Use coping techniques
Talk to yourself.
Try repeating reassuring statements such as this will pass, anxiety can’t last forever, anxiety comes and goes like a wave, or I am going to get through this. Acknowledging anxiety like this allows you to confront (rather than avoid) it, which helps prevent your emotions from snowballing, experts say.
Remember, panic attacks are temporary.
Although terrifying, panic attacks reach their peaks within 10 minutes, according to Brown. “It’s not biologically adaptive to stay in a high-intensity state for that long,” she says. “Eventually the body will take care of itself and will bring you back down.” Realizing a panic attack is happening and even repeating to yourself that it’s temporary could help you through those difficult moments.
Associate physical symptoms of panic with other parts of life.
If you fixate on low-grade symptoms of panic, including minor sweating or shortness of breath, you may begin to interpret them as dangerous, which may make them worse. But consider this: “Physical symptoms of panic come up commonly in other situations, too, such as during exercise, before riding a roller coaster, or when we’re doing something exciting,” says Brown. Reframing your symptoms as not threatening, but rather familiar parts of the human experience can be helpful, she says.
Slow down your breathing and focus on the exhale.
One of the most common symptoms of panic attacks is unregulated, hyperventilation-style breathing, notes Brown; this often looks like big gulps of air in with very short exhales. A short-term fix can be to reverse that style of breathing, slowing your breath down and focusing on long exhales, she says. This activates your parasympathetic nervous system, the “rest and digest” mode, naturally calming you down.
Make sure your physical needs are met.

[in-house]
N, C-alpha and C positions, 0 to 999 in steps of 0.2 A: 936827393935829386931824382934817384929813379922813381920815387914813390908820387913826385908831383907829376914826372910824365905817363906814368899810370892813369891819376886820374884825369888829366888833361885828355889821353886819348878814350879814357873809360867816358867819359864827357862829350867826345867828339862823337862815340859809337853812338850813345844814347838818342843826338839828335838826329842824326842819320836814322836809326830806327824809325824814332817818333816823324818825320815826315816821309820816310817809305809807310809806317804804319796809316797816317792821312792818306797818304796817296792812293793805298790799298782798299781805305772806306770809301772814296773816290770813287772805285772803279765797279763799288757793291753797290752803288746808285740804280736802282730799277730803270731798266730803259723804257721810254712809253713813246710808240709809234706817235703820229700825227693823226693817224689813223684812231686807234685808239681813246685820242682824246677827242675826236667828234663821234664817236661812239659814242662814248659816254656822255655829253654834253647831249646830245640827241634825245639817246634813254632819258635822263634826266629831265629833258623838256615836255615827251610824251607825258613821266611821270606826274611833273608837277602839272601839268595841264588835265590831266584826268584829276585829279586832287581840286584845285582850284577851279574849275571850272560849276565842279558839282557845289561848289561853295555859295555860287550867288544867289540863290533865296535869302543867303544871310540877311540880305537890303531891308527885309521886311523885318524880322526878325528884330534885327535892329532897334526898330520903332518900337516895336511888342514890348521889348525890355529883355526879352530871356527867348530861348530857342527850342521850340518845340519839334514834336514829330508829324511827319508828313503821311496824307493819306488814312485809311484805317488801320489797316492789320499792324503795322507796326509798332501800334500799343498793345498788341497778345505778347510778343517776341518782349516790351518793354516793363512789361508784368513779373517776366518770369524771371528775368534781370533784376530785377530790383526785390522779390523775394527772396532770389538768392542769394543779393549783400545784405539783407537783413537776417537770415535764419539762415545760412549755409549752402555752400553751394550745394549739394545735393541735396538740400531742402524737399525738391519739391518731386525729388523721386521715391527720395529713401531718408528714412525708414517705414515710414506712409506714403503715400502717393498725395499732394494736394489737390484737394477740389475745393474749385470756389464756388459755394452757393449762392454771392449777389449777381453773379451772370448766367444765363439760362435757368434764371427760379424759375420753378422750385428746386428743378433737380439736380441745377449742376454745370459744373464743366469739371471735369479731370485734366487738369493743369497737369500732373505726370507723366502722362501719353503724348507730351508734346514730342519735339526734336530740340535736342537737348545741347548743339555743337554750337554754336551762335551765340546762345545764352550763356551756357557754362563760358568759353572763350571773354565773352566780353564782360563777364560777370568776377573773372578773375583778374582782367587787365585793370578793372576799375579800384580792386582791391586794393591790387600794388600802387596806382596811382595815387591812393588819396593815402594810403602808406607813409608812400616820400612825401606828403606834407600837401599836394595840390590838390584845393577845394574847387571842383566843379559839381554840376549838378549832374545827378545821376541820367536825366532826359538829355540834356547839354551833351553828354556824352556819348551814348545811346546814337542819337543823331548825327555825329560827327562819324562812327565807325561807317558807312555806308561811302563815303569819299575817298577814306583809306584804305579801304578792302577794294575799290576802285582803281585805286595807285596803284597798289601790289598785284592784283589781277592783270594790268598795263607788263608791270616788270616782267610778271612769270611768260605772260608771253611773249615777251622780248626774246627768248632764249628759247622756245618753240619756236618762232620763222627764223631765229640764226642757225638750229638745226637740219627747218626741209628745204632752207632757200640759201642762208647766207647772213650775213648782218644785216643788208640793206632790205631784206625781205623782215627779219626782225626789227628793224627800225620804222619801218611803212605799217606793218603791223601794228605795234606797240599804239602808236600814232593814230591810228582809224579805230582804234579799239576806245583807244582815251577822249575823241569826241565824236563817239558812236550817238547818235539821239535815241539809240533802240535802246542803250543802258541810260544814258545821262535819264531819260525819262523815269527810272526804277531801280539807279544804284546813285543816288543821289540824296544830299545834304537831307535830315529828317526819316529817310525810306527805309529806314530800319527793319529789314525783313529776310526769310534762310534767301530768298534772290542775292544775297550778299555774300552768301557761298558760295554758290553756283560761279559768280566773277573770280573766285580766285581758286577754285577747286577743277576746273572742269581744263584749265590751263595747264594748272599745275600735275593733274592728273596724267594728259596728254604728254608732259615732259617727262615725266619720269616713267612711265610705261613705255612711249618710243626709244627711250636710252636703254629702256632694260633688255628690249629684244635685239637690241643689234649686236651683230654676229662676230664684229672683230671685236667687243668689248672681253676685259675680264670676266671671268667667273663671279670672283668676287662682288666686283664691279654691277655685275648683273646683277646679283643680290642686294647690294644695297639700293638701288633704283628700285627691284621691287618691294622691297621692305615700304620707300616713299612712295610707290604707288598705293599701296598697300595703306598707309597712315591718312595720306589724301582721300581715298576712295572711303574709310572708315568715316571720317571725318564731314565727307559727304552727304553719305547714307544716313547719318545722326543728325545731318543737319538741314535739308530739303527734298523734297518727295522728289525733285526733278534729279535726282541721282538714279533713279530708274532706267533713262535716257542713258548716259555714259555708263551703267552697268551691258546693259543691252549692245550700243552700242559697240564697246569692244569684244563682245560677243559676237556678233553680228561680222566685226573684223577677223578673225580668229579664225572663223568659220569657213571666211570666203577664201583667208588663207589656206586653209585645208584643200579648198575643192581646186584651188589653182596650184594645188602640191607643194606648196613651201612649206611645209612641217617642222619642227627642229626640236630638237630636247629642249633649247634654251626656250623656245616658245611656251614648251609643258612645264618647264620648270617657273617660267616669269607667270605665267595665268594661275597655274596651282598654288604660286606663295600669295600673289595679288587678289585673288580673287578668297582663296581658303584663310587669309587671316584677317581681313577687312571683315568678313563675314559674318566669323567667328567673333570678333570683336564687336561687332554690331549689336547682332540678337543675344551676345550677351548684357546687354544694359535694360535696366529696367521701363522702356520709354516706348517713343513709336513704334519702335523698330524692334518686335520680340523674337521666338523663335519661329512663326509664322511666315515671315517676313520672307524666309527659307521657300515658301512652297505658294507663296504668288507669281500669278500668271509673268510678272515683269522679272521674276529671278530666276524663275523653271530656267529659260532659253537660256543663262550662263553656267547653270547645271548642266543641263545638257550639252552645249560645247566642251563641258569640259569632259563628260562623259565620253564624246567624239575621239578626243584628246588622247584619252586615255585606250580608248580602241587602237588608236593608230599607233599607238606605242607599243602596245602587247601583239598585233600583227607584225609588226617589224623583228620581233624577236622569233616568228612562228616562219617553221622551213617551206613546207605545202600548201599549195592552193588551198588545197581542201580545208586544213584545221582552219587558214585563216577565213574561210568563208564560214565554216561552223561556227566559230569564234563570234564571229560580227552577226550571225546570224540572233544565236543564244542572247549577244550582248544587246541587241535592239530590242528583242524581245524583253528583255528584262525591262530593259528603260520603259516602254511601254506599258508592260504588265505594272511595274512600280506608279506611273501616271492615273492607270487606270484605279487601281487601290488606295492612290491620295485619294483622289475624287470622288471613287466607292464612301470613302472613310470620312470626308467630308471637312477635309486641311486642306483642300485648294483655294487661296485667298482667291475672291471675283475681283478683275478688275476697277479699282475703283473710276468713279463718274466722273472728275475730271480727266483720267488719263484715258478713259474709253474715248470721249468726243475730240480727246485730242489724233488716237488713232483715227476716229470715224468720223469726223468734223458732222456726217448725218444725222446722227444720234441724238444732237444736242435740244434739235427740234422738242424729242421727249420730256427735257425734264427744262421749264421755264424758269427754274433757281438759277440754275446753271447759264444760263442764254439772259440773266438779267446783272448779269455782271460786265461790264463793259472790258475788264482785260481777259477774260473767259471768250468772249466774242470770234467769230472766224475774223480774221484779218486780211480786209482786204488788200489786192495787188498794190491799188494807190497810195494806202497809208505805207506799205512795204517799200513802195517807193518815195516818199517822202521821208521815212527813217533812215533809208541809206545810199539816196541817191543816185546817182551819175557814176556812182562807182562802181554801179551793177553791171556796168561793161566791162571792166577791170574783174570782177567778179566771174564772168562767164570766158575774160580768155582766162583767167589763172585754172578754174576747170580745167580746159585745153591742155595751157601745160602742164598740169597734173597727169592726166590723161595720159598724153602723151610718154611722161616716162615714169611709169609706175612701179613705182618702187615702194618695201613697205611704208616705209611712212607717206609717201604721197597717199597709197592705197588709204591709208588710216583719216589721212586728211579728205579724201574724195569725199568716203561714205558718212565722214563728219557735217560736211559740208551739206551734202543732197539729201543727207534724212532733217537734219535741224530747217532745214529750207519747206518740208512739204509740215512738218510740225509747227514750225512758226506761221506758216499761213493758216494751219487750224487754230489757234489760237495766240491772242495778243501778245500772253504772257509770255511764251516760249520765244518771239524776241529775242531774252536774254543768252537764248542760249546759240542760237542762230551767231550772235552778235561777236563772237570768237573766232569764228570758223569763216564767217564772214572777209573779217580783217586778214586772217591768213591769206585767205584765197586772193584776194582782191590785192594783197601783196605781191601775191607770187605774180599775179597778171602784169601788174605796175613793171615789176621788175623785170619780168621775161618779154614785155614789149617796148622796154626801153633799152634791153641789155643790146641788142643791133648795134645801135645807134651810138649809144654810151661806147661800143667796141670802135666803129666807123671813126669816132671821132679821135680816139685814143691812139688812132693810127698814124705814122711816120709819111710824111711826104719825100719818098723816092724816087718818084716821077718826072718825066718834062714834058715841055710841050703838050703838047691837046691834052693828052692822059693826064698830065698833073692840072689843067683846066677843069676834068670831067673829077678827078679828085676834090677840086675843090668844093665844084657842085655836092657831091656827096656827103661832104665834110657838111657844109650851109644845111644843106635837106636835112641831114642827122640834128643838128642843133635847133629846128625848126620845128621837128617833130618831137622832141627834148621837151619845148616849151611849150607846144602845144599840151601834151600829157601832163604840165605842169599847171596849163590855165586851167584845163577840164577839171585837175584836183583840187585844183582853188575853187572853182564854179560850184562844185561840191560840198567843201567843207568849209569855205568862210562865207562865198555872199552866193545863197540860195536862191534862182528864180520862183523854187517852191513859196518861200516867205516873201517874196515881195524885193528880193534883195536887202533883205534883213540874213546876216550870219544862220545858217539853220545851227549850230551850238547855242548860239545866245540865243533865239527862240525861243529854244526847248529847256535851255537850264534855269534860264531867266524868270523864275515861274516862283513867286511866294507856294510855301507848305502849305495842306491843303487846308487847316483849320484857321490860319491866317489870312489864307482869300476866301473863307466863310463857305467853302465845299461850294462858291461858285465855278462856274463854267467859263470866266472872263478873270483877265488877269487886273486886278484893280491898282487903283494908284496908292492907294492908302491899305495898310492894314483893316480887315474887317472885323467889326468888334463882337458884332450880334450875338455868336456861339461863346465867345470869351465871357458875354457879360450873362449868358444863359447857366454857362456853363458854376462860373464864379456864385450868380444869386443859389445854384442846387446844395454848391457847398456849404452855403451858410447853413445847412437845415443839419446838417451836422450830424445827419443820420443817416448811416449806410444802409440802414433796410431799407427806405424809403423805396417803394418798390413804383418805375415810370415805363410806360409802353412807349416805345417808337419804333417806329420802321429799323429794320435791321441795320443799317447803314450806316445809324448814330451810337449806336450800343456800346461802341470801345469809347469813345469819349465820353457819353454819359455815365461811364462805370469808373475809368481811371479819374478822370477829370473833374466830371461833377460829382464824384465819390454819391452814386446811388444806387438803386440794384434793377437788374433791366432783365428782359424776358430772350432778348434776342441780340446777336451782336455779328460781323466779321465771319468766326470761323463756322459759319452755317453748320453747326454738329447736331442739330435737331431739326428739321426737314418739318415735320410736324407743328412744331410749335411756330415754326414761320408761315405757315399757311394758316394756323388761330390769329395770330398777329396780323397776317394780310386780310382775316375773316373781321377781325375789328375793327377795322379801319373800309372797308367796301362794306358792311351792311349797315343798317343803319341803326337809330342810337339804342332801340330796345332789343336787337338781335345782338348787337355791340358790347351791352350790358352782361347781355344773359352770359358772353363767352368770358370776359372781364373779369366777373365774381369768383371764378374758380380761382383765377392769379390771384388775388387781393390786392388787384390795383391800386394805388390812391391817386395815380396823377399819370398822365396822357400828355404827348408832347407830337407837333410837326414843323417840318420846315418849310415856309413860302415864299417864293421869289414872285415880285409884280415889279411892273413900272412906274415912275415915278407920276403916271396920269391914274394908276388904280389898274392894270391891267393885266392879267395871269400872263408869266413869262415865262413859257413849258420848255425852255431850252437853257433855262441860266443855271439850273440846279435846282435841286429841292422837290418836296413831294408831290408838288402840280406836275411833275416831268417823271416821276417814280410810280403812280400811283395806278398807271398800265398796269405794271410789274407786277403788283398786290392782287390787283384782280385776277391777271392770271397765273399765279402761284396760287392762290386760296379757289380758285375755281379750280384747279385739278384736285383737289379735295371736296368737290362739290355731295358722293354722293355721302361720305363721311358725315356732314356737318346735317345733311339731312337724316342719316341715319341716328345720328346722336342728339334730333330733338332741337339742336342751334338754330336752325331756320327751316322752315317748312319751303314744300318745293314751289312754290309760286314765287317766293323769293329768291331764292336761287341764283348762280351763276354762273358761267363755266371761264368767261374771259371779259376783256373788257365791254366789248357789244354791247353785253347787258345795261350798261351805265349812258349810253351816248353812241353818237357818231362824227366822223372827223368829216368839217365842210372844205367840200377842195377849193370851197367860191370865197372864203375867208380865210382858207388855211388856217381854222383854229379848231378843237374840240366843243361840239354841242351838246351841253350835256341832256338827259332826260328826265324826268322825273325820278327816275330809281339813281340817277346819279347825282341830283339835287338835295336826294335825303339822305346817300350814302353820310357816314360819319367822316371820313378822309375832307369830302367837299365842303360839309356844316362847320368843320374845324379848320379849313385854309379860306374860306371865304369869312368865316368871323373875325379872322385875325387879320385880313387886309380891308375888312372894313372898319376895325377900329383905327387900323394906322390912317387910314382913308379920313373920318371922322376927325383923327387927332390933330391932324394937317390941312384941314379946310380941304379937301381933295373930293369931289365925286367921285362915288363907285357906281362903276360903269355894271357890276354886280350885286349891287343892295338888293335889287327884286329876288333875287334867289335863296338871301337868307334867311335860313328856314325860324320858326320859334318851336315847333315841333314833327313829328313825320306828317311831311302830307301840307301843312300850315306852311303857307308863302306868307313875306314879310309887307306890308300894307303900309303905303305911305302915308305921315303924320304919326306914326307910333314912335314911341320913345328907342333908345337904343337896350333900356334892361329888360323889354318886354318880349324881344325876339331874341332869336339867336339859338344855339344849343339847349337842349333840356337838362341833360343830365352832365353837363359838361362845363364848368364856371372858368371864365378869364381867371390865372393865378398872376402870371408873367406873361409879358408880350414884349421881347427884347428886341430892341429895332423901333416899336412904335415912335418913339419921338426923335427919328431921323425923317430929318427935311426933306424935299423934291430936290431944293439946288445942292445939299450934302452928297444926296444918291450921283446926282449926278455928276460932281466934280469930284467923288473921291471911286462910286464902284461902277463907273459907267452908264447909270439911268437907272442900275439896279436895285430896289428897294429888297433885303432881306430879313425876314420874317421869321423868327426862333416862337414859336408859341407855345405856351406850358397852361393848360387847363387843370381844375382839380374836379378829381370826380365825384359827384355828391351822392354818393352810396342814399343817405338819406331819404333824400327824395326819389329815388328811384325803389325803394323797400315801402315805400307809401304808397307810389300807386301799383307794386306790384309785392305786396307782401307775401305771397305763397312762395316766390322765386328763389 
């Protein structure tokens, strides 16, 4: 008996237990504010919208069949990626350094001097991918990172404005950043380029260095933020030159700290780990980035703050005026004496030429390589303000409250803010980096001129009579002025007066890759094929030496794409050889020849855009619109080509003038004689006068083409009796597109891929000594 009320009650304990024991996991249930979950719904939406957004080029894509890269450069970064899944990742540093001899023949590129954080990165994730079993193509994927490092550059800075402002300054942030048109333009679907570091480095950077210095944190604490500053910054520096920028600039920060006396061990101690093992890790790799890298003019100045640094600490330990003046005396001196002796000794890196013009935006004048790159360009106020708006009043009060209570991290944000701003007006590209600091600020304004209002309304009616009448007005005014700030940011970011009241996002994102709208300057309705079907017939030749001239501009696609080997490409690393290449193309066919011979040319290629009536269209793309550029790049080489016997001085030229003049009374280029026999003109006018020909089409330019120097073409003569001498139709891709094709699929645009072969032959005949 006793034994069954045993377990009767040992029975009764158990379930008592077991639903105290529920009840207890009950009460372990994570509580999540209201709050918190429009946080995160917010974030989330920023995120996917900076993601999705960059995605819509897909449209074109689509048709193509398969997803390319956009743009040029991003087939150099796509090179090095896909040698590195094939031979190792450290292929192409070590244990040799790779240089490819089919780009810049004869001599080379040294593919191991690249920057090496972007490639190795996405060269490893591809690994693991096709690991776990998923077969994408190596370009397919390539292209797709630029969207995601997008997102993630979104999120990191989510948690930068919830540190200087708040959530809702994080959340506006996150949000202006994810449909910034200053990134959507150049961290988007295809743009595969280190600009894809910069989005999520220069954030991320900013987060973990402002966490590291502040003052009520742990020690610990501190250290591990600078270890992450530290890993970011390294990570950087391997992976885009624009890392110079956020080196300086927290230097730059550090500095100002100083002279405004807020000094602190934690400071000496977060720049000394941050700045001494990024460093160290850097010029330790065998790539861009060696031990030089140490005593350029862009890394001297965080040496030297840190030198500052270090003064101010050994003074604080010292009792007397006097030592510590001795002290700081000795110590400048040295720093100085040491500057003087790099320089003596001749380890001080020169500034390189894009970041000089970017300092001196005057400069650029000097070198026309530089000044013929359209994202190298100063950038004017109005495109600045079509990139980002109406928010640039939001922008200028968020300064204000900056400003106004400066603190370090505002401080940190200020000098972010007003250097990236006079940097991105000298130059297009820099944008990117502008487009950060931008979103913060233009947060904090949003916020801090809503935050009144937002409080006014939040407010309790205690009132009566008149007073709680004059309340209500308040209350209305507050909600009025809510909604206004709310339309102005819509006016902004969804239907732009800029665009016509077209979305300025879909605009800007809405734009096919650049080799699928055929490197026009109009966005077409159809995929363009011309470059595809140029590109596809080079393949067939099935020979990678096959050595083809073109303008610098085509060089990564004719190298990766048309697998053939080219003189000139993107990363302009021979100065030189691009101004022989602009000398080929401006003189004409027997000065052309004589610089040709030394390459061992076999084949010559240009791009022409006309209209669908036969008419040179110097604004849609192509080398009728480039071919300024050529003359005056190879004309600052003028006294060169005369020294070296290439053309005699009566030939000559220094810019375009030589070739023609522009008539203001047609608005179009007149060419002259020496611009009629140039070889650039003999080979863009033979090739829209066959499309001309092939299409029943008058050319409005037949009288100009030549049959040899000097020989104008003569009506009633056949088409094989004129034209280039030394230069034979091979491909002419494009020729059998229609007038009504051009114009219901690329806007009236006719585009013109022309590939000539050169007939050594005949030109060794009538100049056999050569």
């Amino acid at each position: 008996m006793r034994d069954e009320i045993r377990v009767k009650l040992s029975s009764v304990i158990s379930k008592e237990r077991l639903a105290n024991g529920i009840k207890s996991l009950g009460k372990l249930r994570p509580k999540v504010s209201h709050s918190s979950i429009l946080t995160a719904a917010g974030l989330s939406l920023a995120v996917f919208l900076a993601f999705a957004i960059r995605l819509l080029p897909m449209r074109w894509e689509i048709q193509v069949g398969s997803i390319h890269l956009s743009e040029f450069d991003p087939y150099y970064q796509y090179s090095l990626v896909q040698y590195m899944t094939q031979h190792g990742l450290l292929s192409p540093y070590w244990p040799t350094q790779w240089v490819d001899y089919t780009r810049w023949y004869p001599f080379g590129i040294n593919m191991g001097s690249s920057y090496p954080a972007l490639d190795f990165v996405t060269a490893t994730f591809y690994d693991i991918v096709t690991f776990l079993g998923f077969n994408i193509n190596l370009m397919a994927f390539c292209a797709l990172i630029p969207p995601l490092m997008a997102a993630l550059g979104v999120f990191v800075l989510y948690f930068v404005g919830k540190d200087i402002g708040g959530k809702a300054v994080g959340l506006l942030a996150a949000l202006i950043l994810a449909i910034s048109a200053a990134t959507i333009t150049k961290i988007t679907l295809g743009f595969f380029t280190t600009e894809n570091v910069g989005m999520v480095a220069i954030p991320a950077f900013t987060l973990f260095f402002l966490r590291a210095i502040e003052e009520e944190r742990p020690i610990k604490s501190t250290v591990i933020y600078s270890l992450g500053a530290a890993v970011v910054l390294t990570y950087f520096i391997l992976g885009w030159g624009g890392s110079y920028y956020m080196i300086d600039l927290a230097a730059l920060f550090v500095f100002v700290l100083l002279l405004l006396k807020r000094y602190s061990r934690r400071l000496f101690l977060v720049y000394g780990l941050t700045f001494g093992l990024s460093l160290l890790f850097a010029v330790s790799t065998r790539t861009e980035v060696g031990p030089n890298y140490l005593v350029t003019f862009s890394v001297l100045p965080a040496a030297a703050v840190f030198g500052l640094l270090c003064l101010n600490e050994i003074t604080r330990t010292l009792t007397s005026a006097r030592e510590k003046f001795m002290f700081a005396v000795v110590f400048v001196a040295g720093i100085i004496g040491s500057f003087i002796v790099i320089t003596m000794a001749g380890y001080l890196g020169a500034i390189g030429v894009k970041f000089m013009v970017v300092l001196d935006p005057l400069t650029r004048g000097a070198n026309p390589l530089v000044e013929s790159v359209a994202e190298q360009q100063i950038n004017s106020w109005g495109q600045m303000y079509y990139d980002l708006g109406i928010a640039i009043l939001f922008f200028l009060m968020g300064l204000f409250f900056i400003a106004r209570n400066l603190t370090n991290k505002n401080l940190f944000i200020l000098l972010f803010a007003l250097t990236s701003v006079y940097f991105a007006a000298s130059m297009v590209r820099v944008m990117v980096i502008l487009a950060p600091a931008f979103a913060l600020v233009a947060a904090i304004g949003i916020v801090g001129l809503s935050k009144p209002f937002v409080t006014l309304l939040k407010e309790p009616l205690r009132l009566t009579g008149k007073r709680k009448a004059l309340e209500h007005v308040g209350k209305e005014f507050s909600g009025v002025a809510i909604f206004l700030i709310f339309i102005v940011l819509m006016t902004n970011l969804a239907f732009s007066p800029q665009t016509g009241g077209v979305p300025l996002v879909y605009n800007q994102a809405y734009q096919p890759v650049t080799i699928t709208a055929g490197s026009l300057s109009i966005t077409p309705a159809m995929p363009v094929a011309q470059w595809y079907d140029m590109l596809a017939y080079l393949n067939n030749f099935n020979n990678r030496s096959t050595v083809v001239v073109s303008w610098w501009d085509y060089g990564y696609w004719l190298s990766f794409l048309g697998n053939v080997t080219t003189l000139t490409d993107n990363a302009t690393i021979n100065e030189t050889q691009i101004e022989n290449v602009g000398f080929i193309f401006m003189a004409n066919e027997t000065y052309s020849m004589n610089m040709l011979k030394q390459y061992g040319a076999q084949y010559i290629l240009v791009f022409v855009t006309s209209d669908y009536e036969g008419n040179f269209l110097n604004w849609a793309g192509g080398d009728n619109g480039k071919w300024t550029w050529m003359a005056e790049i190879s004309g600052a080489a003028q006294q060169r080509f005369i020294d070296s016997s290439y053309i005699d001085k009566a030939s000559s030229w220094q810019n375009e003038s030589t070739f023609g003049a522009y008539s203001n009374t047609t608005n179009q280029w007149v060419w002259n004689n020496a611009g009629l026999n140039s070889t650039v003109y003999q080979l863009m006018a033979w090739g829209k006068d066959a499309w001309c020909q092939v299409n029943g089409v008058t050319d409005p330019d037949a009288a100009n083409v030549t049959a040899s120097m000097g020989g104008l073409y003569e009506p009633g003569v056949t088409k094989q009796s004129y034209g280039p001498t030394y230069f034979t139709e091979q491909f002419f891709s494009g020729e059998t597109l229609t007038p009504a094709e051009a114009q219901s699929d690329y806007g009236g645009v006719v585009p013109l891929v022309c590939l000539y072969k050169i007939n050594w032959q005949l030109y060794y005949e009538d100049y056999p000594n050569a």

Hunger, lack of sleep, thirst, and stress can all feed into panic and anxiety, notes Martin Burch. On a trip, make sure that you’re taking time to eat, drink, and relax accordingly. In a moment of panic, make sure you’re not dehydrated or starving, for example. Says Martin Burch: “Physical vulnerabilities can make us more vulnerable to anxiety.”
Look for long-term solutions
One of the terrible side effects of panic attacks, especially recurrent panic attacks, can be agoraphobia, an anxiety disorder in which you start to avoid activities or places because you’re worried they could induce panic. This exacerbates panic’s symptoms and shrinks your world. If you’ve started to avoid certain aspects of travel (going out to a crowded restaurant or flying) because you’re scared you might experience a panic attack, talk to a mental health specialist or doctor to create an individual treatment plan.
But there are steps you can take on your own as well, experts say. For example, if you’re worried that crowded restaurants will trigger panic attacks on vacation, consider dining in a quieter restaurant before you leave, working your way up to busier ones. While that might seem downright terrifying, exposing yourself to smaller moments of what you’re avoiding can be beneficial. “Practicing coping with anxiety and potential panic attacks in more comfortable settings can help you realize you can handle it,” says Martin Burch. Eventually, with that confidence, you’ll be able see that panic is something you can tackle no matter where you are.